St. Paul's Chapel, Trinity Wall Street

I write this on September 11, 2015, the 11th anniversary of 9/11.  I opened Facebook this morning, as I always do after reading my emails, to find a flood of commemorative postings urging us to never forget.  The events of that tragic day have become a symbol, evoking the kind of generalized response that phrases like “Remember the Alamo” call forth.  When we read them, we think of the big picture – a nation under attack, evil abroad, the fear that we are not safe.  But we sometimes forget the individual details and what the experience must have been like for the people who were there.

I went to graduate school in Austin, Texas.  Friends and I would occasionally drive to San Antonio for a break.  The first time I was there, we visited the Alamo.  All I could think of on the way was hokey John Wayne movies and bad acting.  “Ooh, we’re going to visit the Alamo.  Whoopee,” I thought.  There was a slight hint of irony and cynicism.  But then we got there.  The Alamo – or the mission church from which the defenders made their last stand – is tiny.  And there are bullet holes remaining in the walls.  It was the bullet holes that made it real for me.  When I saw them, the cynicism went away, and all I could think about was the people who waited there in that tiny, tiny building, being shot at by the besiegers.  It made it instantly real and very personal for me.

My response to the 9/11 commemorations is very similar, minus the cynicism.  It has been labeled and boxed.  It’s “9/11,” no longer the day when people ran down the streets of New York to escape the enormous cloud of smoke and dust from the collapsed buildings or jumped out of windows to make one last, desperate attempt to survive.  No, it’s “9/11,” the symbol of the national rather than the personal.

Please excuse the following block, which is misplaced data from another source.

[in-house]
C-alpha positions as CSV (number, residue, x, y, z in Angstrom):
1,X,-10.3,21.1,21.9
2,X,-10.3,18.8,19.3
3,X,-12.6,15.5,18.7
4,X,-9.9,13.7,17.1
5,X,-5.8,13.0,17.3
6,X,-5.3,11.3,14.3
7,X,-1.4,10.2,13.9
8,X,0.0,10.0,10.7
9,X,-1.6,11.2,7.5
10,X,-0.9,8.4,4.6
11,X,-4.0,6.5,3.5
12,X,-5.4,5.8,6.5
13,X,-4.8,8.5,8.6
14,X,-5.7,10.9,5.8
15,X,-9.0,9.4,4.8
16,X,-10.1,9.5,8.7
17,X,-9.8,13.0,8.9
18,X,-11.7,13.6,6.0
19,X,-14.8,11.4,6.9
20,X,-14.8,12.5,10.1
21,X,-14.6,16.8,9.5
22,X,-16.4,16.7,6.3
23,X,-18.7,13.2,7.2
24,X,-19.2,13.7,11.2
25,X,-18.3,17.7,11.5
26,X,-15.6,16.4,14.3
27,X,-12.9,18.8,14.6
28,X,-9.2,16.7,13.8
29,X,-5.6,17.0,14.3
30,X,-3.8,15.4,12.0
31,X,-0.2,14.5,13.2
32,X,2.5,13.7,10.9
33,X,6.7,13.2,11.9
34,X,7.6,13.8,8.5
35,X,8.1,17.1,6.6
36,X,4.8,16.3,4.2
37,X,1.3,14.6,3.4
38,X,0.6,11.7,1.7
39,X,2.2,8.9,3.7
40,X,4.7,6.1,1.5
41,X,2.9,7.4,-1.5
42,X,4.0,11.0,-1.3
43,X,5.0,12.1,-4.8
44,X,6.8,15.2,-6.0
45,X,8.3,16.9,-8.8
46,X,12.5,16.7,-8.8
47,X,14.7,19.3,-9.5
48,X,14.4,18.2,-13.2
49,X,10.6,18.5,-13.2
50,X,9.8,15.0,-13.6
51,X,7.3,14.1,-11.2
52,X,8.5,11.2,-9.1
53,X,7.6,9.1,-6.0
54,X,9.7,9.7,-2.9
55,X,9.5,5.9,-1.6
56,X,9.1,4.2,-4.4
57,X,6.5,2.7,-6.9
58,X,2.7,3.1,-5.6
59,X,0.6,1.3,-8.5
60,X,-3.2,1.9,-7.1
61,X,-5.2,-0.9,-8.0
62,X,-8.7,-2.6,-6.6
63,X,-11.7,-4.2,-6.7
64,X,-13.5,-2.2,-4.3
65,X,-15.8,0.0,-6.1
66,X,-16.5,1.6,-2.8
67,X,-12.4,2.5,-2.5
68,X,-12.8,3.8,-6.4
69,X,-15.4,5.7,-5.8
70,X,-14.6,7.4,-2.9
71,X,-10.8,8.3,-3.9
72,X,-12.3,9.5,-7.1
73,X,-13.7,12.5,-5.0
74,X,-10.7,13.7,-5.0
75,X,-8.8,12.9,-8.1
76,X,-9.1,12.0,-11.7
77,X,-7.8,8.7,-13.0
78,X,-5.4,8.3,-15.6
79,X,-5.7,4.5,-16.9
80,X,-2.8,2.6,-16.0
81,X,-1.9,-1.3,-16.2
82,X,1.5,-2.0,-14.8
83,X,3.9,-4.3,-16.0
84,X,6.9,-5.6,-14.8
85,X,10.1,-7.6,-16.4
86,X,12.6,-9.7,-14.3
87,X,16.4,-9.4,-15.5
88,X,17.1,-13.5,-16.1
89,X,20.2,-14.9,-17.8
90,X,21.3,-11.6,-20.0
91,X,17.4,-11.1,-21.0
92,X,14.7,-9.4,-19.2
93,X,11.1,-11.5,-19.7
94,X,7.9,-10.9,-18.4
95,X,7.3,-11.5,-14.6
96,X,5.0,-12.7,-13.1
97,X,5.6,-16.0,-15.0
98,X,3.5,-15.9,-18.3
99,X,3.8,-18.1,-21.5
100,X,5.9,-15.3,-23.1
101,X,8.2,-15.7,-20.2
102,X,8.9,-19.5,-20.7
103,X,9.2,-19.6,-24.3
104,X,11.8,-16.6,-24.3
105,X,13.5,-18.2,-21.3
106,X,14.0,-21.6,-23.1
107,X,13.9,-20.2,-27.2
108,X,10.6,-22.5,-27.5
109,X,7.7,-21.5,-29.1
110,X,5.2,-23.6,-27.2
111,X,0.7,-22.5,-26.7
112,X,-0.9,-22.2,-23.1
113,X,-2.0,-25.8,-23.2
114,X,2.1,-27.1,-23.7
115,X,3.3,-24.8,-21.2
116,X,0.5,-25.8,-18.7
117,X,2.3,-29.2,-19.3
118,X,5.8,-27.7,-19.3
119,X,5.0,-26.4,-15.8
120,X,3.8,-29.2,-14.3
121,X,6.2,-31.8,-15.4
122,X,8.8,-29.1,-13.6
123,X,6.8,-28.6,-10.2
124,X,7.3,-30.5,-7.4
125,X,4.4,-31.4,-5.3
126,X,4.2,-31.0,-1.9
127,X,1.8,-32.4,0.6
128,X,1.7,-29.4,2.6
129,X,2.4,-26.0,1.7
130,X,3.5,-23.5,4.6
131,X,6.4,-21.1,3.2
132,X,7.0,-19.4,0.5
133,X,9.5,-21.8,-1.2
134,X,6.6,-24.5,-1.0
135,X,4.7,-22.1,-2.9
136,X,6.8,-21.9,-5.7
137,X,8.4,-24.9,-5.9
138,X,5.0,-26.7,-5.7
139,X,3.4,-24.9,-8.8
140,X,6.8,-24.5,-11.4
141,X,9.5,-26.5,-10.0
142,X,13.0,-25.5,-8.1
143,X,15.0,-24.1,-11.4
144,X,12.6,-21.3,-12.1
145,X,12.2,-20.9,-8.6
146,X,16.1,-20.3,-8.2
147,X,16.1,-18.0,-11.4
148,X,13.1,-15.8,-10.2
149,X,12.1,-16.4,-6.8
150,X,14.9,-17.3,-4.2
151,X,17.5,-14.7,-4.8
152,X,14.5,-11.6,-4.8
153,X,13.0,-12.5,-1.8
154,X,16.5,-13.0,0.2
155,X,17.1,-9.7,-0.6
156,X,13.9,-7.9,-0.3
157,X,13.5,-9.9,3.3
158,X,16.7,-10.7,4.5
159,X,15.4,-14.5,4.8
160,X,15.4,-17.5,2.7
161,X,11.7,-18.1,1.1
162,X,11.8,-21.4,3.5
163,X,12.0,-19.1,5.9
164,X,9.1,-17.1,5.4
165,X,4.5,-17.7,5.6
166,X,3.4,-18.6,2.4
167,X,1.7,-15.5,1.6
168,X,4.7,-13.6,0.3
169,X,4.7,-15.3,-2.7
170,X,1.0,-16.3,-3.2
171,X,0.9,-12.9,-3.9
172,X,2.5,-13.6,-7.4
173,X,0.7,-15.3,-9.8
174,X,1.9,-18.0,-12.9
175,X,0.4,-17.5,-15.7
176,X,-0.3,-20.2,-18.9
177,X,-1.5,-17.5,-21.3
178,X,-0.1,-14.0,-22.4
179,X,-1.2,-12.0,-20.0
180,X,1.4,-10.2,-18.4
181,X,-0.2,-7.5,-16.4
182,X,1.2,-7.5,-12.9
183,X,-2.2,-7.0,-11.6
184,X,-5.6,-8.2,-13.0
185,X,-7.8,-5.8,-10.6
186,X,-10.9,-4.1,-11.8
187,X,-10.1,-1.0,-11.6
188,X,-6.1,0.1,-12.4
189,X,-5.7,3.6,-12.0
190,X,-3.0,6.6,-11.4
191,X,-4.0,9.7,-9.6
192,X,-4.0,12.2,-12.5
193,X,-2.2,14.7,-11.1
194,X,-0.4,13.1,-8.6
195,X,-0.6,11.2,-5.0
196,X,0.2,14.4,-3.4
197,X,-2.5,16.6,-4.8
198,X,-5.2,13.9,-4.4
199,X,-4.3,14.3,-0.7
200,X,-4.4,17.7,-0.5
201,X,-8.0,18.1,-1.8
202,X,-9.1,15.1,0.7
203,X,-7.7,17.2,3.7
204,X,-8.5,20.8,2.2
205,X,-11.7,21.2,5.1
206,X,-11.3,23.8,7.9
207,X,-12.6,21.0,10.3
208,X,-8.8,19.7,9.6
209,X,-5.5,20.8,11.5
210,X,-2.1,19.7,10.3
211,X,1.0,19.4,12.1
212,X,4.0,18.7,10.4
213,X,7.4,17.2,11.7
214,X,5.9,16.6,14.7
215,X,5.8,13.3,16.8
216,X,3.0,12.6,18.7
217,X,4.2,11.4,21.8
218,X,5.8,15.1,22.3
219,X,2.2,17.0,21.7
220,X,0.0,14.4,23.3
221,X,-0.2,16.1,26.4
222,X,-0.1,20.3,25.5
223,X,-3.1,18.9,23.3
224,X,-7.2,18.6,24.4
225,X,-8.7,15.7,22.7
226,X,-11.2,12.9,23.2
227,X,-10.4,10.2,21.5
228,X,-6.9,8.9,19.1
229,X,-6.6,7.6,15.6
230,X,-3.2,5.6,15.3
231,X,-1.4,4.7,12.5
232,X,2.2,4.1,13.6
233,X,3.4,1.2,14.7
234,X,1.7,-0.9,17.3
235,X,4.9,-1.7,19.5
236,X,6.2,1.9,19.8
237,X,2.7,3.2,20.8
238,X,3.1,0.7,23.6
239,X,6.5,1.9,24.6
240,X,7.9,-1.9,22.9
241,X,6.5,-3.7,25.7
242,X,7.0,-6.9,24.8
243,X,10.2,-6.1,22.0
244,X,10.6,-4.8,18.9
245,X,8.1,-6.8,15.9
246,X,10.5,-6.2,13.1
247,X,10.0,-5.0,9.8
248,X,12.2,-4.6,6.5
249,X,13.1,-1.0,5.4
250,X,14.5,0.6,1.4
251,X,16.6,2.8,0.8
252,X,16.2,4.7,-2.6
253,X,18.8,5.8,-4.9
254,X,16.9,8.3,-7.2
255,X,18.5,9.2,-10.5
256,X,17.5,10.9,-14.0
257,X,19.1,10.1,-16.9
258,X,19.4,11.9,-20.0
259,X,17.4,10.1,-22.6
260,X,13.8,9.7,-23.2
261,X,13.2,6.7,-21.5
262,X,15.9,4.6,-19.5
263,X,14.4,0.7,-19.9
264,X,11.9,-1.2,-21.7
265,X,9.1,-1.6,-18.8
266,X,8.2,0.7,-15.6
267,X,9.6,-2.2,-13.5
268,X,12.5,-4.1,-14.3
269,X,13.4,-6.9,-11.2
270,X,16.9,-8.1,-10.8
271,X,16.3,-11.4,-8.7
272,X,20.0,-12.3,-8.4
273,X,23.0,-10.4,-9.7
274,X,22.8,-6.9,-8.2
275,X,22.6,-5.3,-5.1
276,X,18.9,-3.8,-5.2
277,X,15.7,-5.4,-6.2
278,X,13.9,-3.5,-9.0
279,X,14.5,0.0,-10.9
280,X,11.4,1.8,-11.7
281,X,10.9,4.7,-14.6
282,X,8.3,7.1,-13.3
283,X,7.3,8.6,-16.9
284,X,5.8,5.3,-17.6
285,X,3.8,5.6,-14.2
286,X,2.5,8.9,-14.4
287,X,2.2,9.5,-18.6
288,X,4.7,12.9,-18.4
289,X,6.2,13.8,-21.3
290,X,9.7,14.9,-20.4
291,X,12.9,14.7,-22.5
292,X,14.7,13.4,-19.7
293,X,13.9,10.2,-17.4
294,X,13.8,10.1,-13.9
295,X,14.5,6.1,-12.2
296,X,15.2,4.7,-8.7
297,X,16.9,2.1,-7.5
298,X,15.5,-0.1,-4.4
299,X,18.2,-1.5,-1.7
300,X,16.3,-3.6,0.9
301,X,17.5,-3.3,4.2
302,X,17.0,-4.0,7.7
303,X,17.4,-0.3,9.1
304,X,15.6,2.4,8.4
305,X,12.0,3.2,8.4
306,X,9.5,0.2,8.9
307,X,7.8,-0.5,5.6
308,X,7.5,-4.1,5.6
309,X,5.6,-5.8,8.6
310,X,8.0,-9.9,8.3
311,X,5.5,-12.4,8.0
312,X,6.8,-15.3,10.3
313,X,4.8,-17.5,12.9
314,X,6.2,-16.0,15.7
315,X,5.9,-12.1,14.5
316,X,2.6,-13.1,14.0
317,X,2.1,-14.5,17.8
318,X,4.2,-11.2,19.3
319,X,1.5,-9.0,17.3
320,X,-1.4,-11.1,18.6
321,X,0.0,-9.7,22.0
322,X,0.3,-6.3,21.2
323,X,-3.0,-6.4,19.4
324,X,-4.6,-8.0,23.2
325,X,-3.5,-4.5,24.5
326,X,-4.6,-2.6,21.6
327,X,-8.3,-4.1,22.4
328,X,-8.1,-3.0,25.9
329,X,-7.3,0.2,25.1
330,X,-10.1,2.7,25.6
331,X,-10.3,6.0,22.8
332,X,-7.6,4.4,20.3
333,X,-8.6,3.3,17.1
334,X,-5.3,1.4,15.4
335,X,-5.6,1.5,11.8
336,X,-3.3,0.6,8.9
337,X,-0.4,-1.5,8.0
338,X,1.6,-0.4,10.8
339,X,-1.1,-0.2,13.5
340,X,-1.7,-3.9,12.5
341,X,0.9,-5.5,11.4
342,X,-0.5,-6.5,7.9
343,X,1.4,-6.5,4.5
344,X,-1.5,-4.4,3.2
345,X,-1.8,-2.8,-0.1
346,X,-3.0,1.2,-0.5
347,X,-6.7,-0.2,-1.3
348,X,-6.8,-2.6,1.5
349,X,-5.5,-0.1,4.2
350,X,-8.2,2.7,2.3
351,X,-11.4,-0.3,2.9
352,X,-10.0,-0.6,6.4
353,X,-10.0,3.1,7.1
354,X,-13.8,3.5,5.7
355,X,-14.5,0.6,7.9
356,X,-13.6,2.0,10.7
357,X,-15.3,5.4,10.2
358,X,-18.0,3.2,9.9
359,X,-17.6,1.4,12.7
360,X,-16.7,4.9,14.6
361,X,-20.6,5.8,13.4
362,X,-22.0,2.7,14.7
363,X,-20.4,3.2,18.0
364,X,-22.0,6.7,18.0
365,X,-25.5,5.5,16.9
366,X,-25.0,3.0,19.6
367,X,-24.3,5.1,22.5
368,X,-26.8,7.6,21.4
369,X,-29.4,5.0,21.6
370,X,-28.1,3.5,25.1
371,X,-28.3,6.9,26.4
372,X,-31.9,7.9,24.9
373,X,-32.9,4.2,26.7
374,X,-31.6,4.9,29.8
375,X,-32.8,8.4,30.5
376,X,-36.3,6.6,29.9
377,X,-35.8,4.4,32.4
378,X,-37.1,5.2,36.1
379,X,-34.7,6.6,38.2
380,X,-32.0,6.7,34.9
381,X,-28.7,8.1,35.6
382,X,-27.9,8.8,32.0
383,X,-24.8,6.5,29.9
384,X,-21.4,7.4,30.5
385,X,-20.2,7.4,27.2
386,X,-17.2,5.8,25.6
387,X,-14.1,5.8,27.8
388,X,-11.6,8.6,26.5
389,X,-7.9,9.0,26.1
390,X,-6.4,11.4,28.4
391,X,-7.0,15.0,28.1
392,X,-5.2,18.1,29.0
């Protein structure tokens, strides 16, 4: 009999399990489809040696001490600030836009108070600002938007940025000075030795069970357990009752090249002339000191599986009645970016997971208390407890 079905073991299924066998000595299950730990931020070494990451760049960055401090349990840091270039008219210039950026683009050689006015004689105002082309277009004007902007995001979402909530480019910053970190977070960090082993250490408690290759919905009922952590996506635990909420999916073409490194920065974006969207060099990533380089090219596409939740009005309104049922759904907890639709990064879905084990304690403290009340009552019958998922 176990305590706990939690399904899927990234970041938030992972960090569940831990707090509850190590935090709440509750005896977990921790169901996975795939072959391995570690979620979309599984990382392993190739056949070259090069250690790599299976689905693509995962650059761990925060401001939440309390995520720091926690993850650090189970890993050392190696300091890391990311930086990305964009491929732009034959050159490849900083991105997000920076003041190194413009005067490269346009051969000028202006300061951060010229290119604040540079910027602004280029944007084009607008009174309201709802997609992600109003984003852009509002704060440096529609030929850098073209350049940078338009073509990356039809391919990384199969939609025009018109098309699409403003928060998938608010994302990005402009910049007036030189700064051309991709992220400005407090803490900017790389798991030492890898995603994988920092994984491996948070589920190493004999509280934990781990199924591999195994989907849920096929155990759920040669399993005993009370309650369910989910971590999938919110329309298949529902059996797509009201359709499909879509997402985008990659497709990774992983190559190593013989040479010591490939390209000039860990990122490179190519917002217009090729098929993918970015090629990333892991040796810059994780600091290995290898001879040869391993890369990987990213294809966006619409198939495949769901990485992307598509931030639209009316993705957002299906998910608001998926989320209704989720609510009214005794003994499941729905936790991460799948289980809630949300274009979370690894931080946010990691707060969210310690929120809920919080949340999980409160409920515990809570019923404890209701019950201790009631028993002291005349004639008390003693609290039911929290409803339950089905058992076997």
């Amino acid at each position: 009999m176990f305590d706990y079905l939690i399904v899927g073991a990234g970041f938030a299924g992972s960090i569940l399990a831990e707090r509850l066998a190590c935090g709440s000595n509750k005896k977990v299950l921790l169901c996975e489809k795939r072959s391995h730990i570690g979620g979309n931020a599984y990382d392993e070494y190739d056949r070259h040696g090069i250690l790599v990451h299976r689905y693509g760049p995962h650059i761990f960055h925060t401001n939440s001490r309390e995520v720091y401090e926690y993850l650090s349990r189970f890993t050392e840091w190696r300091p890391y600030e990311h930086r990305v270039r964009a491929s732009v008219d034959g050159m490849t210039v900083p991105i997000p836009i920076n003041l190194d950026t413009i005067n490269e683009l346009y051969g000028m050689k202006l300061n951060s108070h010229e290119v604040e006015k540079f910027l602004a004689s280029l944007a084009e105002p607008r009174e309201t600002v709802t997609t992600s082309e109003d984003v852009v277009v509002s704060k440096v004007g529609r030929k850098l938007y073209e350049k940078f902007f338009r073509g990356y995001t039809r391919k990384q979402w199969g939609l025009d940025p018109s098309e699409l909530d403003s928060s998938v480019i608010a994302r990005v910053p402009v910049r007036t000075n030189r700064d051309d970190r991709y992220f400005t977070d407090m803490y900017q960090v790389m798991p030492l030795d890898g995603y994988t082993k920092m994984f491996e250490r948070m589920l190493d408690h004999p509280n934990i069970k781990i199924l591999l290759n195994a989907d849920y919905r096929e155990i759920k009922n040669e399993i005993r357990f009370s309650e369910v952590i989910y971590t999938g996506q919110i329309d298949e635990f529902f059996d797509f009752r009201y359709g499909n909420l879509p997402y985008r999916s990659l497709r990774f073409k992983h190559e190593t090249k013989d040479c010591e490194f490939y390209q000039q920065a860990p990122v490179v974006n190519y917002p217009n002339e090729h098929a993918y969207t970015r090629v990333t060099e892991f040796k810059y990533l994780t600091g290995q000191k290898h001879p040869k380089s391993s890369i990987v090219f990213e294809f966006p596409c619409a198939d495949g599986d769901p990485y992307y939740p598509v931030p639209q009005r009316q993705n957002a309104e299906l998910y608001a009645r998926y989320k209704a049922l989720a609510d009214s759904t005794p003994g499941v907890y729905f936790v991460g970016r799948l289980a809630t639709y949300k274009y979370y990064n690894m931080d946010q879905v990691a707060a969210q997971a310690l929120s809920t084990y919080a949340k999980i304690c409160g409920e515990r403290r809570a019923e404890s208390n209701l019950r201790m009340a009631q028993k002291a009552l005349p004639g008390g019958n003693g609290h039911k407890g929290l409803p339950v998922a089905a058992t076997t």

I have a friend who is an Episcopal priest who served as an interim at my church last year.  In 2001, he was an associate rector at Trinity Wall Street.  He was riding the subway, on his way to work, when the first plane struck.  He was interviewed by WRAL in Raleigh last year about his experience.  The interview can be seen here.

Like the bullet holes in the walls of the Alamo, my friend’s experience has become my image of 9/11.  It’s not a nation under attack – it’s desperate, terrified people in a church, singing hymns and listening to foundational readings of our beliefs, finding refuge and being given solace by my friend and his fellow ministers, including the organist.  It’s not a foreign evil striking at our nation’s heart – it’s people banding together to help those in trouble, like the incredible actions of firefighters and police officers risking their lived to rescue people.  It’s individual people at their very best, being tested and rising to the challenge despite the risks to their own safety.

So what does this have to do with the Moravian Ministries Foundation?  I think a lot of times people focus on the money aspect of what we do.  Yes, we handle money for the Church.  But, in the forefront of our minds, we always have the second word of our name.  What we do is a ministry, and it’s one that we all take very personally.  The money that we handle is not what’s important; what’s important is what that money can do.

Even when we don’t have crazy people flying planes into buildings, we have challenges in our lives.  Bigger ones, smaller ones – they’re all challenges.  Our churches and church communities help us meet those challenges.  The money we handle helps those churches continue to be a refuge for people who need them.  It helps feed the hungry, succor the sick, and comfort the troubled.  It is an honor for me to be even a small part of that ministry.